Fabulous!  As crime fiction goes this is another wonderfully engaging, thrilling, action-packed read from the pen of Steph Broadribb.  I was hooked from page one and unable to put this book down.  I love everything about Lori, she’s kick-ass through and through. She has a relatable, softer side when it comes to all matters concerning her young daughter, and she carries a flipping TASER!  What more could you want?  What I thoroughly enjoyed this time around was the chemistry and the friction brought about by the inclusion of Californian bounty hunter, Dex McGregor.  Lori has to work with Dex on the instruction of Alex Monroe.  But Dex works very differently to Lori – Dex is a team player but Lori is her own, one woman team.  The tension was palpable, the suspicion high.  Brilliantly constructed by Broadribb.

One of my very favourite things about this series is how deliciously American the narrative is.  I am such a big fan of American crime fiction but Broadribb manages to make me believe more than many other home-grown American writers (Broadribb is British by the way, but has worked in the US).

Would I recommend this book?  Absolutely.  And whilst you’re there make sure you pick up a copy of Deep Down Dead too.  Deep Blue Trouble will work as a standalone but why not read the first book in the series whilst you’re at it.  I promise you won’t regret it.  I said this time last year that, “For me, this is the book that every other book has to beat this year to become my favourite read of 2017.  It’s early days but Deep Down Dead is a long way in the lead at the moment (and we’re not even done with January yet!)”.  Well, the same applies this year.  As things stand at present, Deep Blue Trouble is the book every other book has to beat to be my ‘book of 2018’.  As crime writers go, you can’t get better than Steph Broadribb.  Perfect!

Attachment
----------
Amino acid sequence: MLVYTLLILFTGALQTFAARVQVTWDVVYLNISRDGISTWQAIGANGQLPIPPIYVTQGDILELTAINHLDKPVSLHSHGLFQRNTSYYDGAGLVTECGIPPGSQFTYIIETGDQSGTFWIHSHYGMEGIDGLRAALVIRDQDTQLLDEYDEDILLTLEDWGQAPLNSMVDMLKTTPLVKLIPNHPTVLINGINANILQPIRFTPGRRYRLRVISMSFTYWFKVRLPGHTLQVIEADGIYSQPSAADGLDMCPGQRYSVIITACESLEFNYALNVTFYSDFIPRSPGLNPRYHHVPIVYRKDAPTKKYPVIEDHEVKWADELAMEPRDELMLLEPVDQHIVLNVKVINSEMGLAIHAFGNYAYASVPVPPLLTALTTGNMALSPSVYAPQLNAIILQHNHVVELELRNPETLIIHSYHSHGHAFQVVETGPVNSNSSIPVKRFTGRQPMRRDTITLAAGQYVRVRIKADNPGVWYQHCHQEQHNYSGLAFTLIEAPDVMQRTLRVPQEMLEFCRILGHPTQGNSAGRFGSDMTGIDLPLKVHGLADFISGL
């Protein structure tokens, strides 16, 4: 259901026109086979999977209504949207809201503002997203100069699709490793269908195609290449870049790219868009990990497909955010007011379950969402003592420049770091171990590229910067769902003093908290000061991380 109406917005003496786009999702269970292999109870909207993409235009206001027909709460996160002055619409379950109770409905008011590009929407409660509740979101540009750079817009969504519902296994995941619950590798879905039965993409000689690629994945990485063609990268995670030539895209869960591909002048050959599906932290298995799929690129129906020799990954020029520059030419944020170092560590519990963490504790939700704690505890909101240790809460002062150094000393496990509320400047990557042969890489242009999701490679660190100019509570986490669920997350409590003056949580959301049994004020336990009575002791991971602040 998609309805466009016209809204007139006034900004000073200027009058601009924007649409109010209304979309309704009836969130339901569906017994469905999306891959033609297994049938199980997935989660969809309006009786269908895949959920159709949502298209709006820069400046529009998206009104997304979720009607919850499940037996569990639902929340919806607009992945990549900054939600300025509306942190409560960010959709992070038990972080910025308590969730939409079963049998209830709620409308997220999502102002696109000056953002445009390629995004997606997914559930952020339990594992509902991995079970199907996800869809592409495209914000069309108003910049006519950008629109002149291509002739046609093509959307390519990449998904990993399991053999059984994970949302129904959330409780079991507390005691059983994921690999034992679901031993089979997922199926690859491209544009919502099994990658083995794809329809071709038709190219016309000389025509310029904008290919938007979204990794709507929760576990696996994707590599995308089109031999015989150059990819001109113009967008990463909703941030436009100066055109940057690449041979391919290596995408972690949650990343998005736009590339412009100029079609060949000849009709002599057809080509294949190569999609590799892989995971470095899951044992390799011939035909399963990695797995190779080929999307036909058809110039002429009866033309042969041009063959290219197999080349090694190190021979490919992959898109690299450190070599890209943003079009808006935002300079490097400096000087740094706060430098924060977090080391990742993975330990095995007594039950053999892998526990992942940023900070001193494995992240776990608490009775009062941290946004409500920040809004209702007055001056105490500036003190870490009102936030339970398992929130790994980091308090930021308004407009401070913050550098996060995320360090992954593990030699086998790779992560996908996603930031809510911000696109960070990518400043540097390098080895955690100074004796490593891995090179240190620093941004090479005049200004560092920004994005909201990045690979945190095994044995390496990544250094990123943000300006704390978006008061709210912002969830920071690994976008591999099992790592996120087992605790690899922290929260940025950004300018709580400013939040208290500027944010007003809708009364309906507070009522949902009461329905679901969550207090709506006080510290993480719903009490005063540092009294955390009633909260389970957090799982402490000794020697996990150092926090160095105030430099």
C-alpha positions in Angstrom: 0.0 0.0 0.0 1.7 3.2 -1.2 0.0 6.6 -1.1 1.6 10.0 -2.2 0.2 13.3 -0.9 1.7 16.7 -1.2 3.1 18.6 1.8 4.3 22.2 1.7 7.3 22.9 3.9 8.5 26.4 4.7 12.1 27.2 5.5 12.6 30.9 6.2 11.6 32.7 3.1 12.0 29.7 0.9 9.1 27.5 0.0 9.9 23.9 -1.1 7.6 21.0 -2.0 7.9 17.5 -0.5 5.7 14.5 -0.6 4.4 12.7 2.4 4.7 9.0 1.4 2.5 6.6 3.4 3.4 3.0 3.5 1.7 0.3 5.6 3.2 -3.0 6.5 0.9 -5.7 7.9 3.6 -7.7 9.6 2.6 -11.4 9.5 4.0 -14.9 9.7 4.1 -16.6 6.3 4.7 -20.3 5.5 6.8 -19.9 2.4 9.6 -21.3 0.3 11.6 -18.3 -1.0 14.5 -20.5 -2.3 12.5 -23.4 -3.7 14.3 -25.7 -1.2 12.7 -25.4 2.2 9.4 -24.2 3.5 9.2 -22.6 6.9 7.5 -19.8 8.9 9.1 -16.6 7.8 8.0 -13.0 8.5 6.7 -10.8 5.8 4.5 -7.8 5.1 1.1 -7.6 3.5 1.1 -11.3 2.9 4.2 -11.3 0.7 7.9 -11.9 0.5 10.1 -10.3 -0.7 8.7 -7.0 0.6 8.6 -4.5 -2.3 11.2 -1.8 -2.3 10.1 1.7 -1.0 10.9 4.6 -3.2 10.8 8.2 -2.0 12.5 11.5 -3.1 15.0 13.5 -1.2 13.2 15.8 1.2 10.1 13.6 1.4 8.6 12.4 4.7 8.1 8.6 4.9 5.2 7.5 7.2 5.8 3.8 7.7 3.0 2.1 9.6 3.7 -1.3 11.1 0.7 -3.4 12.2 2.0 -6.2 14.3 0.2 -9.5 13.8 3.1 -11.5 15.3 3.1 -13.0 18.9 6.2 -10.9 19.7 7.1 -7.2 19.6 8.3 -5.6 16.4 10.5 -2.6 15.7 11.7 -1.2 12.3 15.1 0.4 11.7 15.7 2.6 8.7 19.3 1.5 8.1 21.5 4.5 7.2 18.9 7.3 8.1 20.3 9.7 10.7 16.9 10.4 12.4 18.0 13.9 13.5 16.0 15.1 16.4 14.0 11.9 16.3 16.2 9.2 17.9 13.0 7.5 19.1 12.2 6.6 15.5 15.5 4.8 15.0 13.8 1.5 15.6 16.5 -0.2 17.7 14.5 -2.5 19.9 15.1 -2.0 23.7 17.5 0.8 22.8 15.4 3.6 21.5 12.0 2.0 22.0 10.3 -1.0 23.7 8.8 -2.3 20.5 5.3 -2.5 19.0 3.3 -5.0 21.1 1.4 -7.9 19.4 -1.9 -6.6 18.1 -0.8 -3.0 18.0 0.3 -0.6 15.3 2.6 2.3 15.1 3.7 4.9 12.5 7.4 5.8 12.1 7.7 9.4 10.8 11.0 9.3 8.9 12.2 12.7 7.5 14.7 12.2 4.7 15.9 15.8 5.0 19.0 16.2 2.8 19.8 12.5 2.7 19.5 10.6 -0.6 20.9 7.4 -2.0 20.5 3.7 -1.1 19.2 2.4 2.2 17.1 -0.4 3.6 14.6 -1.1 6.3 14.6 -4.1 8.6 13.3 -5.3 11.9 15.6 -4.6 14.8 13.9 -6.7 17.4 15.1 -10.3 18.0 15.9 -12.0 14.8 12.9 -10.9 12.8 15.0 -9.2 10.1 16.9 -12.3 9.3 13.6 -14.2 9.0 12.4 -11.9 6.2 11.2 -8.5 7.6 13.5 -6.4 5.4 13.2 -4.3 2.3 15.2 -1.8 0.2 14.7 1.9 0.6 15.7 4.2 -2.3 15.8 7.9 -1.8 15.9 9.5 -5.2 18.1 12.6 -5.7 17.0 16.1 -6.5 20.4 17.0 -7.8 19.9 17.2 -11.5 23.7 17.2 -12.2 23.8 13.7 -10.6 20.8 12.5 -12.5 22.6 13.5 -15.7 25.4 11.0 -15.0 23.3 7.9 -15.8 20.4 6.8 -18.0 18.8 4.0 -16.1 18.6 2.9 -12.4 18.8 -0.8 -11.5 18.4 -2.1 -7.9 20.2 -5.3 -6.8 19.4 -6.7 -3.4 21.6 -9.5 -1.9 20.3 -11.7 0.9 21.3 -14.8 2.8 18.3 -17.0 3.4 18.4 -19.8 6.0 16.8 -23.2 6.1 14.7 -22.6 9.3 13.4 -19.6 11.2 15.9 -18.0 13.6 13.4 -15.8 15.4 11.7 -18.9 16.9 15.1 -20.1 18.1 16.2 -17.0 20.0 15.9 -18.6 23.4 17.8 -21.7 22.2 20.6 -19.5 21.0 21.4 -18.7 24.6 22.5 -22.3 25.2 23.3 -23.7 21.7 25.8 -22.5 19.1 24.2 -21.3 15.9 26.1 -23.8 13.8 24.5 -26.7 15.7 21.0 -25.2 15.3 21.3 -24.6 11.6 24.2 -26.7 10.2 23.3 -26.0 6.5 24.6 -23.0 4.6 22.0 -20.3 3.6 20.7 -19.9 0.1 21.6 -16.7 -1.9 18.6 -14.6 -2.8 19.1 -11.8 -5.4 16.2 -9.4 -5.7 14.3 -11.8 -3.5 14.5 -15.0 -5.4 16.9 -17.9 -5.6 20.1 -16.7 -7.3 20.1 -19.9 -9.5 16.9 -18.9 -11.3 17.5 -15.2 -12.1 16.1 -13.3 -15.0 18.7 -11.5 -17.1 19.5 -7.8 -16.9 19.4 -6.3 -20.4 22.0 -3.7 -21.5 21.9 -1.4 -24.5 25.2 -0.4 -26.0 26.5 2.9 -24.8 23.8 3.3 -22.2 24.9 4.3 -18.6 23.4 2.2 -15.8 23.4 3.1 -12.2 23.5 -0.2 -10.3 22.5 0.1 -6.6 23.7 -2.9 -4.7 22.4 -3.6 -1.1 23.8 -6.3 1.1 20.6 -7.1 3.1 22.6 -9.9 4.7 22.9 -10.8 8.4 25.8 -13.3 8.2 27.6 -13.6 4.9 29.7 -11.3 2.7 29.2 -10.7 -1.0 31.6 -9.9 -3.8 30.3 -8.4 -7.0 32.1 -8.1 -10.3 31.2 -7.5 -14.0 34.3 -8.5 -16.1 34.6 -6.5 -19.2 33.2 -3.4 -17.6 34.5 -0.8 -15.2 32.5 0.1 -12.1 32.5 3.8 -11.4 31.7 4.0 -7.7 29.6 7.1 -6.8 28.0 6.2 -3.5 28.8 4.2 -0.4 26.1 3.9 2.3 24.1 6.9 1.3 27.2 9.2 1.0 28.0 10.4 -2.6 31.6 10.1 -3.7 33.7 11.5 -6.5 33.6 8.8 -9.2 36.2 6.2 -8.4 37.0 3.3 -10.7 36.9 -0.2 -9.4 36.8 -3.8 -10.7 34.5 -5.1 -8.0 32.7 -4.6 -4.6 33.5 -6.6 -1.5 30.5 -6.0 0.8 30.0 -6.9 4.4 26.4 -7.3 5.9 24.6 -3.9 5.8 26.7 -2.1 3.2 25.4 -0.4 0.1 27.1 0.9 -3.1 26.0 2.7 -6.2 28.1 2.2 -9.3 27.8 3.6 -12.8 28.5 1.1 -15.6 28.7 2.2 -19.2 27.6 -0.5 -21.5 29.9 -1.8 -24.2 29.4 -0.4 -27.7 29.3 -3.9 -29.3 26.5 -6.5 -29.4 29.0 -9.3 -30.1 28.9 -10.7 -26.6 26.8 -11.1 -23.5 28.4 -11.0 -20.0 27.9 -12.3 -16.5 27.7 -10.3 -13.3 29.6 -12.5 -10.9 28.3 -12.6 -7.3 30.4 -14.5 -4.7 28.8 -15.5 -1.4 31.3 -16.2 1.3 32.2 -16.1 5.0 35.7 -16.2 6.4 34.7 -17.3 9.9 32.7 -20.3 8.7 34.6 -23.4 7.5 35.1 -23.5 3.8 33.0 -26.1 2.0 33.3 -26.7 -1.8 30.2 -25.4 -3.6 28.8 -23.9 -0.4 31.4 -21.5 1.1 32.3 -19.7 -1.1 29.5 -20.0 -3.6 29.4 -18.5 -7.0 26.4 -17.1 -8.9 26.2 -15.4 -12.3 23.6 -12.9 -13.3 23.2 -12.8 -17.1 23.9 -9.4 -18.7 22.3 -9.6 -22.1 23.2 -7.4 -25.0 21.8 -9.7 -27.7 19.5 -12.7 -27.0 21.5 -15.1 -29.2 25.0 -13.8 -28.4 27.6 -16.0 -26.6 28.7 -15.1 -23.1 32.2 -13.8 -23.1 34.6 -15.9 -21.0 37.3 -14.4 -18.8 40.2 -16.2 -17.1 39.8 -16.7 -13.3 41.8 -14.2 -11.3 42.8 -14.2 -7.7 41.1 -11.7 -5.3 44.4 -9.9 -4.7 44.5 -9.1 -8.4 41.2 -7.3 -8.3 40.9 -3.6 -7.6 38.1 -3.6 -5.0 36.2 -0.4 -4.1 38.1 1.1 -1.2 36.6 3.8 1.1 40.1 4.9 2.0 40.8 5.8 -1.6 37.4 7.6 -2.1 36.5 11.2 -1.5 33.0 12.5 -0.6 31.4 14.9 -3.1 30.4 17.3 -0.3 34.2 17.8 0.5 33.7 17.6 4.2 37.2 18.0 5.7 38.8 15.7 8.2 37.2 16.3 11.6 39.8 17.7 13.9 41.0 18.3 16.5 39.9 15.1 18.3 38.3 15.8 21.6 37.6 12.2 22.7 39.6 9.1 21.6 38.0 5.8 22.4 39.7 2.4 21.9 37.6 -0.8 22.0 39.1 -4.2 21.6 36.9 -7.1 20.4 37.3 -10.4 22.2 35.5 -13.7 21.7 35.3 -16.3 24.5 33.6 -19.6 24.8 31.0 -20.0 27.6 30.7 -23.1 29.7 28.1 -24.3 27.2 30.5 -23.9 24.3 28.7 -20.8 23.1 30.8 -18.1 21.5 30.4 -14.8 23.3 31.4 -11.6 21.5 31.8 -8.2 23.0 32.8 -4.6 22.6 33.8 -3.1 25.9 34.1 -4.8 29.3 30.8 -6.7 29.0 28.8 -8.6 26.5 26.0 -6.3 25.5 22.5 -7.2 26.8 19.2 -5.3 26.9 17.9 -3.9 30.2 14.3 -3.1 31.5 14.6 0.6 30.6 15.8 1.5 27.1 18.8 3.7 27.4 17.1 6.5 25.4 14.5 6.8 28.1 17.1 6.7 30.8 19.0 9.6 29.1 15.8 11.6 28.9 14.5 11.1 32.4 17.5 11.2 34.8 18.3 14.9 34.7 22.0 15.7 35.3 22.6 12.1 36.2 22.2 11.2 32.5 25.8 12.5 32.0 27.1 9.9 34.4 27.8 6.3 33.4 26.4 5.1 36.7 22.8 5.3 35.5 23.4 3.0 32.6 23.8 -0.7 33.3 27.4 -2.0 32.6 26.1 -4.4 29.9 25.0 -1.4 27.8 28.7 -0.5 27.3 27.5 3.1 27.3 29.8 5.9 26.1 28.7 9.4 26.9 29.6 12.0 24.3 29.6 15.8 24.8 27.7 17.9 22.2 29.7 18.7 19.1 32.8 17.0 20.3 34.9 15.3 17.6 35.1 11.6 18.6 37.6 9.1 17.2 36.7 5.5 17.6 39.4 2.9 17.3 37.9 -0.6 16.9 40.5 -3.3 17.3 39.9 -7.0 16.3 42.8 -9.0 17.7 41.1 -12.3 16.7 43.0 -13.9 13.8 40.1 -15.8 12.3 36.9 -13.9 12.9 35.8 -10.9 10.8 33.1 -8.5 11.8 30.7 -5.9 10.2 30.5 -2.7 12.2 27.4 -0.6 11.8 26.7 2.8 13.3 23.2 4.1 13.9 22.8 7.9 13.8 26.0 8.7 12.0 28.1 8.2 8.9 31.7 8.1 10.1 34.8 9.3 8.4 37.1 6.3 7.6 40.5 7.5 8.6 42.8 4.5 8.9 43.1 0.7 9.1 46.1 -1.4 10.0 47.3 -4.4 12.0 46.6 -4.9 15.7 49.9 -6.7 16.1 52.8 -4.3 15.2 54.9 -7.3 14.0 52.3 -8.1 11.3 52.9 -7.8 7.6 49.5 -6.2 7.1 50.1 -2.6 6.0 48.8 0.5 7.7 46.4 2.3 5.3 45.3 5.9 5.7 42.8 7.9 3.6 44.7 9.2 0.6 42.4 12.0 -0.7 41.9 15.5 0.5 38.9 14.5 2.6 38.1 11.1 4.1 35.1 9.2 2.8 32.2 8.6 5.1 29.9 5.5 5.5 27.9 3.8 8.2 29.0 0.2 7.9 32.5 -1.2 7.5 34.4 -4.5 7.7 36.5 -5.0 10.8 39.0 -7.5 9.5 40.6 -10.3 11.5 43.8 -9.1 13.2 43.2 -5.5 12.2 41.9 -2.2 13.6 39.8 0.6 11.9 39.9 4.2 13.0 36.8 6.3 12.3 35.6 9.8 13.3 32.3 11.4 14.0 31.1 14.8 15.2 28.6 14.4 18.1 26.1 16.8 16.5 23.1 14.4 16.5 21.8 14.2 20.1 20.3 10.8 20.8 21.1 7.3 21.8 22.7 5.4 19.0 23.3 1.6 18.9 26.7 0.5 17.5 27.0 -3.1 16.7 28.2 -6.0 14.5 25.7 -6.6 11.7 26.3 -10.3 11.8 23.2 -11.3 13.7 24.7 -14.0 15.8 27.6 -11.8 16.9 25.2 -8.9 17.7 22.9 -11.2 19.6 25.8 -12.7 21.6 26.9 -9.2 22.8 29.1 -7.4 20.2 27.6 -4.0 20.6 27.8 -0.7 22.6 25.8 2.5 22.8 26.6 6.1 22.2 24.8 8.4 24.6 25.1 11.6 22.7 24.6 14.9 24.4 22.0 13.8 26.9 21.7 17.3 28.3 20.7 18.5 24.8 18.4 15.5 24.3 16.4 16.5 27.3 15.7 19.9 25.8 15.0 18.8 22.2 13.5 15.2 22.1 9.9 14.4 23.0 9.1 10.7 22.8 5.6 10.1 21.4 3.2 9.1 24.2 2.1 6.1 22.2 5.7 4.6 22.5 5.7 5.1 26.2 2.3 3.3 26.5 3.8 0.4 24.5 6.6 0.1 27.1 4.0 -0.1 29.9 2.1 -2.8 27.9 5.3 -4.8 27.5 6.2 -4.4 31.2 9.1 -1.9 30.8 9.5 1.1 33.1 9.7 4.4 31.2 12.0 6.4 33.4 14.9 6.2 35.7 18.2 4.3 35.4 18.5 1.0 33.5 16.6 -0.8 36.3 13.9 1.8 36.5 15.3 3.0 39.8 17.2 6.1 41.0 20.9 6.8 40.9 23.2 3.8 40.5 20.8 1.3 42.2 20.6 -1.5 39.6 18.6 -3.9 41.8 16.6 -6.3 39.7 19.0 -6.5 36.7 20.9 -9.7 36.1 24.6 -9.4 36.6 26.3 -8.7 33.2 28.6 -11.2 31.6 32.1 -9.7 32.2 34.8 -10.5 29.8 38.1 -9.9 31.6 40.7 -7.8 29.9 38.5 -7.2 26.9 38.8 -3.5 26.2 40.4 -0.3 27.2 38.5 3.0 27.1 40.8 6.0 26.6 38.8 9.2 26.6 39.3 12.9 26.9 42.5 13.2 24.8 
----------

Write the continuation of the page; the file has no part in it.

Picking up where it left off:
Five out of five stars.

I chose to read and review an ARC of Deep Blue Trouble.  The above review is my own unbiased opinion.